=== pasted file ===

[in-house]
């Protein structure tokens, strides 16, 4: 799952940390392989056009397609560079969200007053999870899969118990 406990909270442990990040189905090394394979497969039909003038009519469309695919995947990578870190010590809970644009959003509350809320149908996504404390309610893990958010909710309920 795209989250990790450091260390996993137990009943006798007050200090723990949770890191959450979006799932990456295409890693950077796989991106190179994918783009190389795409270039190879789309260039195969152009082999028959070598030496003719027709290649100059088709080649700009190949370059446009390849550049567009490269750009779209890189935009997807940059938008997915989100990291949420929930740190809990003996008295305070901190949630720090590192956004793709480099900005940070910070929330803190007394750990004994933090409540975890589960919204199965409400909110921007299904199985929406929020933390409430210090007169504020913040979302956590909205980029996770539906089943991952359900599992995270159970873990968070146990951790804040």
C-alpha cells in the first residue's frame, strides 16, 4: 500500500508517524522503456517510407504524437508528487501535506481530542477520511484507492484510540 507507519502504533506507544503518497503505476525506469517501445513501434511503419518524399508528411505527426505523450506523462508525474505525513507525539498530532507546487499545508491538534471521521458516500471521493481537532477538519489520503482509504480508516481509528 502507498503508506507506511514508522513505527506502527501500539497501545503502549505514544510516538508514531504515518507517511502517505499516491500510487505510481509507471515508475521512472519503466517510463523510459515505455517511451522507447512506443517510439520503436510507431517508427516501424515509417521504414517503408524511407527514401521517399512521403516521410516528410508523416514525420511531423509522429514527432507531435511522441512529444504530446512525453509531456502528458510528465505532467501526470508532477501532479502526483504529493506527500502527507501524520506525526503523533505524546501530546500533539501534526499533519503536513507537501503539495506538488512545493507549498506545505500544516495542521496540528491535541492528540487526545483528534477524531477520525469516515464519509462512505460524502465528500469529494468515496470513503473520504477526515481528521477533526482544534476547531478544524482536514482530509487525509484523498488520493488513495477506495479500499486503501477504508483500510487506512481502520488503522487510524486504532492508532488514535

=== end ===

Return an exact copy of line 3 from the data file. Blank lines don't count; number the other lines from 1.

C-alpha cells in the first residue's frame, strides 16, 4: 500500500508517524522503456517510407504524437508528487501535506481530542477520511484507492484510540 507507519502504533506507544503518497503505476525506469517501445513501434511503419518524399508528411505527426505523450506523462508525474505525513507525539498530532507546487499545508491538534471521521458516500471521493481537532477538519489520503482509504480508516481509528 502507498503508506507506511514508522513505527506502527501500539497501545503502549505514544510516538508514531504515518507517511502517505499516491500510487505510481509507471515508475521512472519503466517510463523510459515505455517511451522507447512506443517510439520503436510507431517508427516501424515509417521504414517503408524511407527514401521517399512521403516521410516528410508523416514525420511531423509522429514527432507531435511522441512529444504530446512525453509531456502528458510528465505532467501526470508532477501532479502526483504529493506527500502527507501524520506525526503523533505524546501530546500533539501534526499533519503536513507537501503539495506538488512545493507549498506545505500544516495542521496540528491535541492528540487526545483528534477524531477520525469516515464519509462512505460524502465528500469529494468515496470513503473520504477526515481528521477533526482544534476547531478544524482536514482530509487525509484523498488520493488513495477506495479500499486503501477504508483500510487506512481502520488503522487510524486504532492508532488514535